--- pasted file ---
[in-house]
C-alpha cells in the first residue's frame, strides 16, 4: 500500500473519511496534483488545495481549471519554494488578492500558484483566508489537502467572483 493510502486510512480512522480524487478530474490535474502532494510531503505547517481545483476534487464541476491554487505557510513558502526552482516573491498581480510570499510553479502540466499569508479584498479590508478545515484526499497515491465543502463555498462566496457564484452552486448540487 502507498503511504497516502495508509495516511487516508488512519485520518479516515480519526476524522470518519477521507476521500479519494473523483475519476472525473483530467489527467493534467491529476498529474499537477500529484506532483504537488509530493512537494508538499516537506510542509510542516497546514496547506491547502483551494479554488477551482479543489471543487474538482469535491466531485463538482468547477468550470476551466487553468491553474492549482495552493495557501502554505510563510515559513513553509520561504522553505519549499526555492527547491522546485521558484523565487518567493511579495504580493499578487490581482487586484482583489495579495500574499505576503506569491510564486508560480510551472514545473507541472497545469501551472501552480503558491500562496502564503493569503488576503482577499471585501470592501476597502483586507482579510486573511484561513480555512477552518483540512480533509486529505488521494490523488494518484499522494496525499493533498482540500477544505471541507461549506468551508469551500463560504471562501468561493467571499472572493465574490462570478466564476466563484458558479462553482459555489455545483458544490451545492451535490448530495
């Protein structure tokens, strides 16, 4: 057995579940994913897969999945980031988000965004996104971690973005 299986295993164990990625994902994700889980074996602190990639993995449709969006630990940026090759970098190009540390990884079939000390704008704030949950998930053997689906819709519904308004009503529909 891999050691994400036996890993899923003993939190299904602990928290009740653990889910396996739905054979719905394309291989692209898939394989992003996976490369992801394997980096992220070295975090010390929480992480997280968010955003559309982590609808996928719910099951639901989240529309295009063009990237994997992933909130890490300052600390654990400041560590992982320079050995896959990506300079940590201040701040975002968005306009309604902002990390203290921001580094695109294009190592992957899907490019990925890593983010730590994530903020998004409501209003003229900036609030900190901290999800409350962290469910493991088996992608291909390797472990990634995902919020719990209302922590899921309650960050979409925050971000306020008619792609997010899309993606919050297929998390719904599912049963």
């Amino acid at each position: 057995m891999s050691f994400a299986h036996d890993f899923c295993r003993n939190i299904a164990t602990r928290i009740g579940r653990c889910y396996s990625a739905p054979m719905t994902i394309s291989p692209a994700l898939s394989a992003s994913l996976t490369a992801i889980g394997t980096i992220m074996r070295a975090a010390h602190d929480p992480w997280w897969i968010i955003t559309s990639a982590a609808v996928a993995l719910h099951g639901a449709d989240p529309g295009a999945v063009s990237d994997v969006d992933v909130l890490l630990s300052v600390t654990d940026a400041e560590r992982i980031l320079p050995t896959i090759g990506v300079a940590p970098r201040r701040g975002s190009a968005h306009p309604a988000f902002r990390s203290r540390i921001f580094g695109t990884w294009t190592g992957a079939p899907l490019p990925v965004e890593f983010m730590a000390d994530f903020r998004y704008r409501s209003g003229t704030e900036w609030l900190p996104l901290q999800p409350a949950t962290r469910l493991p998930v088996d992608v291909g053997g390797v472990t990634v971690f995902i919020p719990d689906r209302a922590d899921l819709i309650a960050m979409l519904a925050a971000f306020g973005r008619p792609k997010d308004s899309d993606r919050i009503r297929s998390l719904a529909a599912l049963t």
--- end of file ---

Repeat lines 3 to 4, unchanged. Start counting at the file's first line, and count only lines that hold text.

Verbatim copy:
């Protein structure tokens, strides 16, 4: 057995579940994913897969999945980031988000965004996104971690973005 299986295993164990990625994902994700889980074996602190990639993995449709969006630990940026090759970098190009540390990884079939000390704008704030949950998930053997689906819709519904308004009503529909 891999050691994400036996890993899923003993939190299904602990928290009740653990889910396996739905054979719905394309291989692209898939394989992003996976490369992801394997980096992220070295975090010390929480992480997280968010955003559309982590609808996928719910099951639901989240529309295009063009990237994997992933909130890490300052600390654990400041560590992982320079050995896959990506300079940590201040701040975002968005306009309604902002990390203290921001580094695109294009190592992957899907490019990925890593983010730590994530903020998004409501209003003229900036609030900190901290999800409350962290469910493991088996992608291909390797472990990634995902919020719990209302922590899921309650960050979409925050971000306020008619792609997010899309993606919050297929998390719904599912049963």
């Amino acid at each position: 057995m891999s050691f994400a299986h036996d890993f899923c295993r003993n939190i299904a164990t602990r928290i009740g579940r653990c889910y396996s990625a739905p054979m719905t994902i394309s291989p692209a994700l898939s394989a992003s994913l996976t490369a992801i889980g394997t980096i992220m074996r070295a975090a010390h602190d929480p992480w997280w897969i968010i955003t559309s990639a982590a609808v996928a993995l719910h099951g639901a449709d989240p529309g295009a999945v063009s990237d994997v969006d992933v909130l890490l630990s300052v600390t654990d940026a400041e560590r992982i980031l320079p050995t896959i090759g990506v300079a940590p970098r201040r701040g975002s190009a968005h306009p309604a988000f902002r990390s203290r540390i921001f580094g695109t990884w294009t190592g992957a079939p899907l490019p990925v965004e890593f983010m730590a000390d994530f903020r998004y704008r409501s209003g003229t704030e900036w609030l900190p996104l901290q999800p409350a949950t962290r469910l493991p998930v088996d992608v291909g053997g390797v472990t990634v971690f995902i919020p719990d689906r209302a922590d899921l819709i309650a960050m979409l519904a925050a971000f306020g973005r008619p792609k997010d308004s899309d993606r919050i009503r297929s998390l719904a529909a599912l049963t």